My Serverless Cold-Start And How I Stay Warm!

It was just after 5 PM on a cold spring evening of 2017. I was in my comfy office chair on the eleventh floor of the LEGO Group’s London Hub. There was a dilemma inside me. Should I pack the bag and head to the comfort of home, or stick around for an hour and stroll to an evening meetup.

After a long stare at the building next door, watching a few people, all smartly dressed, calling it a day, and descending on elevators, I made one of the most important professional decisions of my life!

Source LEGO.com

The Special Meetup

Since I started to work in London, I regularly attended several meetups on different topics of interest — microservices, architecture, AWS, Java, Javascript, agile, to name a few.

That evening, as I was walking towards the meetup place, I had only a faint idea of Serverless — no practical knowledge nor any hands-on experience, but just the concept. My previous experience of building different kinds of applications with varied technologies helped me to understand the high-level concept, and that’s it.

As I reached the destination, the place was already busy and filling quickly for the 7 PM start. As a first-timer to this meetup and not knowing anyone, I grabbed a drink and sat down at the end of a middle row.

It was my first ever Serverless Meetup in London!

The special talk & talk

It was the second talk of the evening that caught my attention. The speaker explained how they were using Function-as-a-Service (FaaS) in implementing a multi-cloud solution both on AWS and Azure. Even though I was familiar with distributed applications and web services, what I heard and saw on the slides opened my eyes to a different world of computing.

Source Serverless London

Later, during the pizza hour, I bought myself some courage and approached the speaker. His name, as I remember, was Raj. At that time, he was working for an online merchant implementing checkout flows and deployment pipelines. All in serverless!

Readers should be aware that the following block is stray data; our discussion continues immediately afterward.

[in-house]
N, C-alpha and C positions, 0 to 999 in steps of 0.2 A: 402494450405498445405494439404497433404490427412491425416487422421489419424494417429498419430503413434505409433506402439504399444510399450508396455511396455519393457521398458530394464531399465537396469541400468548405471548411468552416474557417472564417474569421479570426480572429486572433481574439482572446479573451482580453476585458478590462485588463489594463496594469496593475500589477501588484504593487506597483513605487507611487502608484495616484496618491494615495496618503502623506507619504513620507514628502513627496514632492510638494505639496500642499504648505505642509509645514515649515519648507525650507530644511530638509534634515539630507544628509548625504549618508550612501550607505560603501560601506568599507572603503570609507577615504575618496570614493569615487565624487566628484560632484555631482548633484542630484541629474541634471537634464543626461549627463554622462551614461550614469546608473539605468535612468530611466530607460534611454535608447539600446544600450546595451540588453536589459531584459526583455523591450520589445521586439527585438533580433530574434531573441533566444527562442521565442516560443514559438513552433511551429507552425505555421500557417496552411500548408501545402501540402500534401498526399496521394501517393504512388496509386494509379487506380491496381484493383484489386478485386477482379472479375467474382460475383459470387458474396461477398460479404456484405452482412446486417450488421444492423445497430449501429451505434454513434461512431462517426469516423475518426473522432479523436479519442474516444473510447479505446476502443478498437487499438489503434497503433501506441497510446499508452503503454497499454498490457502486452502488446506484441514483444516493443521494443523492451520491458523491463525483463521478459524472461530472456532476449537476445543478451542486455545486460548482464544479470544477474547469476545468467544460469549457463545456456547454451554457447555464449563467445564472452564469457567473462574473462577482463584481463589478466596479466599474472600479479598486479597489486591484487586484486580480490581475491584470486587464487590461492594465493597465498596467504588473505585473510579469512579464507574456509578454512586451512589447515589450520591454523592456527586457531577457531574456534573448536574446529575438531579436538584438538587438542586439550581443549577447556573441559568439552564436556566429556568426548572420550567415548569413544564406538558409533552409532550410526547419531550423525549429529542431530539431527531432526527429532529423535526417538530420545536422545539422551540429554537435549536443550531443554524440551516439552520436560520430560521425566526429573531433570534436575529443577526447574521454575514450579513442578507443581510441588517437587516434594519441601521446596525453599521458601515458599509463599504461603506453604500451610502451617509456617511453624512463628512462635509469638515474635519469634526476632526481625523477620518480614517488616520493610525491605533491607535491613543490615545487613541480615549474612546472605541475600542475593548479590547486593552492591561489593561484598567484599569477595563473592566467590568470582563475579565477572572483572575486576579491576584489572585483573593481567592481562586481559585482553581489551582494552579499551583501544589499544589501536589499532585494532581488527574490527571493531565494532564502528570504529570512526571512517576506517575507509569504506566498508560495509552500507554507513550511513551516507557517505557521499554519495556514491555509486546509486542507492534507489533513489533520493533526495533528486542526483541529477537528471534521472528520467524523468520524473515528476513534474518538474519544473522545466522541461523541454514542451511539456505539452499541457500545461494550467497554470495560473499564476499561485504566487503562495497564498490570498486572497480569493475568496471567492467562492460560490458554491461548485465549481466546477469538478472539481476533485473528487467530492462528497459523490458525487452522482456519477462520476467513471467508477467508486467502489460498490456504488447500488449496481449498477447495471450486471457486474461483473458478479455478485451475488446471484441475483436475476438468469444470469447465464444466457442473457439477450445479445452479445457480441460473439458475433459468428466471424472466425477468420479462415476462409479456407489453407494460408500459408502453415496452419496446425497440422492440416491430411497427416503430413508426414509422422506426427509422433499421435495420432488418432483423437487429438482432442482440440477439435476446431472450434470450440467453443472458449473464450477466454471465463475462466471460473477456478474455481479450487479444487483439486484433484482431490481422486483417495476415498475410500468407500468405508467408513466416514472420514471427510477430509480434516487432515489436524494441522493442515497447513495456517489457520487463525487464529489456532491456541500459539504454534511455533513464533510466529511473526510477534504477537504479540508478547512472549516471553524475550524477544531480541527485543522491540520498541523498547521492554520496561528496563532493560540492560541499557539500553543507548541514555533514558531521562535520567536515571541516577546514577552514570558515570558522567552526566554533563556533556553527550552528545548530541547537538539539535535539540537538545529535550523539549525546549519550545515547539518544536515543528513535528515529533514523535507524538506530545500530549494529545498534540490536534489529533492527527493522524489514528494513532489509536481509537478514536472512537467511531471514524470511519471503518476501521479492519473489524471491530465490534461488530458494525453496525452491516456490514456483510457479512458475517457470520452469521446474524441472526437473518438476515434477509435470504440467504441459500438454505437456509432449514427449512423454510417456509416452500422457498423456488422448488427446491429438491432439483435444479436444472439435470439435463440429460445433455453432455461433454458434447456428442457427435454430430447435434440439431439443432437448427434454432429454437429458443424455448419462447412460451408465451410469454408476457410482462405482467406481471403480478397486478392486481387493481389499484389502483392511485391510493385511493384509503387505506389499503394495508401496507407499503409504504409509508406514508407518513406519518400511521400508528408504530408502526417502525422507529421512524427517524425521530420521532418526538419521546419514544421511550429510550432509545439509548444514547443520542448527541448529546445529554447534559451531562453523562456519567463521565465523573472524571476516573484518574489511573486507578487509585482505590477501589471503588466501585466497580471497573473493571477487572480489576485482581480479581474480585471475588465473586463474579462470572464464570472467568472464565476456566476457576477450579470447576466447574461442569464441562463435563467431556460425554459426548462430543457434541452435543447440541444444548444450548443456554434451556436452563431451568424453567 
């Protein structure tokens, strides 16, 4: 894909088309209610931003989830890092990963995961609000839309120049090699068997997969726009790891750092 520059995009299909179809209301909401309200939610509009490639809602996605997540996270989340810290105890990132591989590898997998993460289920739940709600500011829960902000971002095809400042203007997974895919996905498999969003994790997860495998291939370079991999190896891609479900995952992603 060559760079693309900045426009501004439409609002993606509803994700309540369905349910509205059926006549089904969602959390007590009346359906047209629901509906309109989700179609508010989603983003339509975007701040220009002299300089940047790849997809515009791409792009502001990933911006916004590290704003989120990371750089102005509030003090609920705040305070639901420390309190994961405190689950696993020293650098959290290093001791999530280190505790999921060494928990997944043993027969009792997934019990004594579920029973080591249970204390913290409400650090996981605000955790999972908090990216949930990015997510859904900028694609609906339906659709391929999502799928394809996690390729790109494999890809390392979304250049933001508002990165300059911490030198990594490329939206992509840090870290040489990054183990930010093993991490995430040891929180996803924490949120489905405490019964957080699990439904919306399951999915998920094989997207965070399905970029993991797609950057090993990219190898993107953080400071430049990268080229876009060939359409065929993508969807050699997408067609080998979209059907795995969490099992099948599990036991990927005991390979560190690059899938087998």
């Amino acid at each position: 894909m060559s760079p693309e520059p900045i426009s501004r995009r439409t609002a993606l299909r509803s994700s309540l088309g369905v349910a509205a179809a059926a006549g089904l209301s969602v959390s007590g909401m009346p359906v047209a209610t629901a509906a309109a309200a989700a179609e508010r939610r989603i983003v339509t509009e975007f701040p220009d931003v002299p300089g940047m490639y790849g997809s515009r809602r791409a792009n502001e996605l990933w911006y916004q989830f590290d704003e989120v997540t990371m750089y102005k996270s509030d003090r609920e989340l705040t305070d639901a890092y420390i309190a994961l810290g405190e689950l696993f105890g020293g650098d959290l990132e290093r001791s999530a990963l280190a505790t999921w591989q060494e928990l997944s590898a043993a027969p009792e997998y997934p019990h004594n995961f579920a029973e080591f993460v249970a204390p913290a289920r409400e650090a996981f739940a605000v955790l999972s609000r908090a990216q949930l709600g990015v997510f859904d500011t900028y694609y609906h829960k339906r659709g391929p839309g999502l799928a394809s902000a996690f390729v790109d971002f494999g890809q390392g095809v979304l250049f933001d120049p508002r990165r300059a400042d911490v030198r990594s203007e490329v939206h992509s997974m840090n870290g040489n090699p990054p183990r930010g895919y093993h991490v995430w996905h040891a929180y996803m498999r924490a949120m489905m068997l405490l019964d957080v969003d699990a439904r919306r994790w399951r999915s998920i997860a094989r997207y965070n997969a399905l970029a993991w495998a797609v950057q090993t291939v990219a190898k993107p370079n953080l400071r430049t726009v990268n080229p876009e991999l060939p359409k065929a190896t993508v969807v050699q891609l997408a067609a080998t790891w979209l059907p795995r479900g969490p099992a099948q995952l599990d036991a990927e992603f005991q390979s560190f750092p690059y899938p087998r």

During our brief conversation, I tried to extract as much information as possible on working with serverless. Handling online checkout flow using serverless was intriguing at that time. So I grasped as much as I could during those precious few minutes.

As I walked out of the building, I had a smile on my face, clarity in my head, and confidence in my mind!

Soaking In Serverless

It was time to put serverless into practice! I began to write simple lambda functions. The main aim was to test event-driven execution flows and assess whether they were performant. I wrote those PoC lambda functions in Go, and they were very sleek.

Serverless Architectures

With the lambda part almost understood, my next quest was how to build an architecture with serverless technology. That’s when I came across the first edition of the book Serverless Architectures on AWS! It took my understanding to the next level.

Unlike today, with the limited resources we had a few years ago, this book became my go-to place. While reading, I realized that so much had already started to happen in the serverless space. I regretted I was late to the party!

S3, Lambda, and SQS combo!

Around that time, the modernization of the then shop.LEGO.com was also underway at the LEGO Group. The legacy platform had quite a few challenging data flows. Perfecting these flows and having the end-to-end journey completed within seconds was crucial. The question I and others in the team had was, could serverless handle it?

We started our experimentation — data feed gets dropped in S3, that invokes a lambda function, lambda then pushes to an SQS queue, and another lambda processes the message and updates a SaaS application.

Data pipeline. Source Author

Though it may sound trivial today, back in those days witnessing S3 triggering a lambda function itself felt like magic! In the initial version, we had to poll for messages from SQS, but soon after it became the event source for lambda. We then refactored to make it simple.

First ever serverless microservice!

Testing the early MVP data pipeline proved that the serverless solution was faster than existing legacy flows. As we started to understand the characteristics of SQS better, it helped to vary the speed of message flows between different pipelines.